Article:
PWC XMAS BRIBERY WARNING
14 Dec, 2011
On the first day of Christmas, my supplier sent to me…..
Companies should have an eye to the bribery laws before sending or receiving corporate Christmas gifts this year now that the UK’s Bribery Act is in full force, according to PwC Forensic Services. The Act, which has given the UK one of the most stringent anti-corruption laws in the world, has introduced radical changes which could have a significant impact on corporate gifts to customers and clients, and which could lead to severe penalties for companies that don’t play by the rules.
The Act, which came into force in July and has already claimed its first victim, has made it easier to convict people who pay or offer to pay bribes as well as those who receive or solicit them.
Andrew Gordon, partner and head of investigations in PwC’s forensic services practice, said: “Christmas is the peak season for client and customer entertaining and gift giving but companies would be wise to ensure their policies in this area are adequate and properly enforced. In the current difficult economic climate, although some companies may have reined in their spending, others may be tempted to bestow lavish gifts in a bid to keep their customers sweet.
“Employees need to be made aware exactly what the rules are around giving and receiving gifts or hospitality. Companies should also ensure they inform their suppliers of their policy, including publicising it on their website.”
According to guidance from the Ministry of Justice, promotional expenditure which is “reasonable and proportionate” should not cause problems but no monetary levels are indicated. Instead the onus is placed on companies for the “establishment and dissemination of appropriate standards”.
Andrew continued: “A Christmas food hamper, for example, from Fortnum & Mason costing several thousand pounds would clearly not pass the reasonableness test under the guidance. But
Christmas hampers aside, it’s not generally a black and white area; much will depend on the context and intent of the gift.”
For example, a Christmas present from a supplier to a client’s employee on retirement is unlikely to cause any problems, on the basis that there can be no intent for the recipient to behave improperly as a result of the gift. Similarly, a gift from a customer to a supplier in recognition of a job particularly well done should not fall foul of the law.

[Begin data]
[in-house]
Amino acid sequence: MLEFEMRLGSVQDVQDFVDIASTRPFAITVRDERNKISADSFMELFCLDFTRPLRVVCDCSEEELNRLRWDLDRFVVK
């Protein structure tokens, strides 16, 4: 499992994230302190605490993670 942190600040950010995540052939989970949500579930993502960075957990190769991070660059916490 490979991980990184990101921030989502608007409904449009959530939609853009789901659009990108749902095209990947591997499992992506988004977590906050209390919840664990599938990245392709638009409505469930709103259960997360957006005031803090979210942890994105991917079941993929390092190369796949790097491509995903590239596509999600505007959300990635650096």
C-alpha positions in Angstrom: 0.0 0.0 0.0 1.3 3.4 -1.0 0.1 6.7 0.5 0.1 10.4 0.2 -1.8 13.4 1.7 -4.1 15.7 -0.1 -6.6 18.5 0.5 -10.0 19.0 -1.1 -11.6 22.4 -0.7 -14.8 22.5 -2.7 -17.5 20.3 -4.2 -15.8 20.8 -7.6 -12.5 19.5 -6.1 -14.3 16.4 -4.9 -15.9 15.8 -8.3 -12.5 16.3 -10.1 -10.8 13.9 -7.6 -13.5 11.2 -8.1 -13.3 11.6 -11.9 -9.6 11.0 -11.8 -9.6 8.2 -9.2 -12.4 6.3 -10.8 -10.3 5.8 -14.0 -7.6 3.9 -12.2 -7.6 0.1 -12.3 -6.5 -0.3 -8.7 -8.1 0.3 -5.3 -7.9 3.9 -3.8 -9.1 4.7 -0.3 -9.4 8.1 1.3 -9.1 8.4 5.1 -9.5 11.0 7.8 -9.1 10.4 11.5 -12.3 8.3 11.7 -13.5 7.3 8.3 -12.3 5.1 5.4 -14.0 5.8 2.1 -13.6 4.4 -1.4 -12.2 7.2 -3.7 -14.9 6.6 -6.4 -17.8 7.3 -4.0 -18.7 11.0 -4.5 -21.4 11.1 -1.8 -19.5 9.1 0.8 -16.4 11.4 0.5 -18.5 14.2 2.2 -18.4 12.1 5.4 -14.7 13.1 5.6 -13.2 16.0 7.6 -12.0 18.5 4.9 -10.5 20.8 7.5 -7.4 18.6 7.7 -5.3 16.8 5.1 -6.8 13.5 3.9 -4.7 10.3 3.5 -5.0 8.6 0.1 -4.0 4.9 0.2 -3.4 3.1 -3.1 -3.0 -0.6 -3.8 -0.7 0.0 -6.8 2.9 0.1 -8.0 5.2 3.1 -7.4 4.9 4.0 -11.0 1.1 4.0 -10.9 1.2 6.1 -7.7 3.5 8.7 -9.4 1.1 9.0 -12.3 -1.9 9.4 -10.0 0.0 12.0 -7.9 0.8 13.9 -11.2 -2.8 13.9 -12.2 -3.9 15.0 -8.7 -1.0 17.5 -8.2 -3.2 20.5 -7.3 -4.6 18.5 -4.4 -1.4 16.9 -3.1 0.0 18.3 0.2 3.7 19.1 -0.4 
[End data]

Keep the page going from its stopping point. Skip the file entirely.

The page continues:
It is also important to remember that the Act applies to a wide range of people and organisations, including all UK nationals and all organisations which carry on a business or part of a business in the UK, wherever in the world they may be located or incorporated.
Subject to the above, Santa might have the following reaction to your proposed present list:
Santa thinks you’ve been well behaved this year:
· Company logo branded low cost merchandise (USB memory stick, stress ball, umbrella etc)
· Invitation to a modest Christmas party or lunch
· Reasonable socialising such as UK sports events, provided the host is present
Santa says “you’d better watch out”:
middot; Any alcohol above a bottle of wine
· Overseas sporting events and entertainment
· Expensive gifts such as gold fountain pens or watches
· e-book reader e.g. Kindle
Santa thinks you’ve been naughty this year:
· Lavish food hamper
· Cases of champagne or fine wine
· Tickets for the London Olympics when the host is not going to be present
· Anything delivered to a home address
· i-Pad 2 or similar tablet computer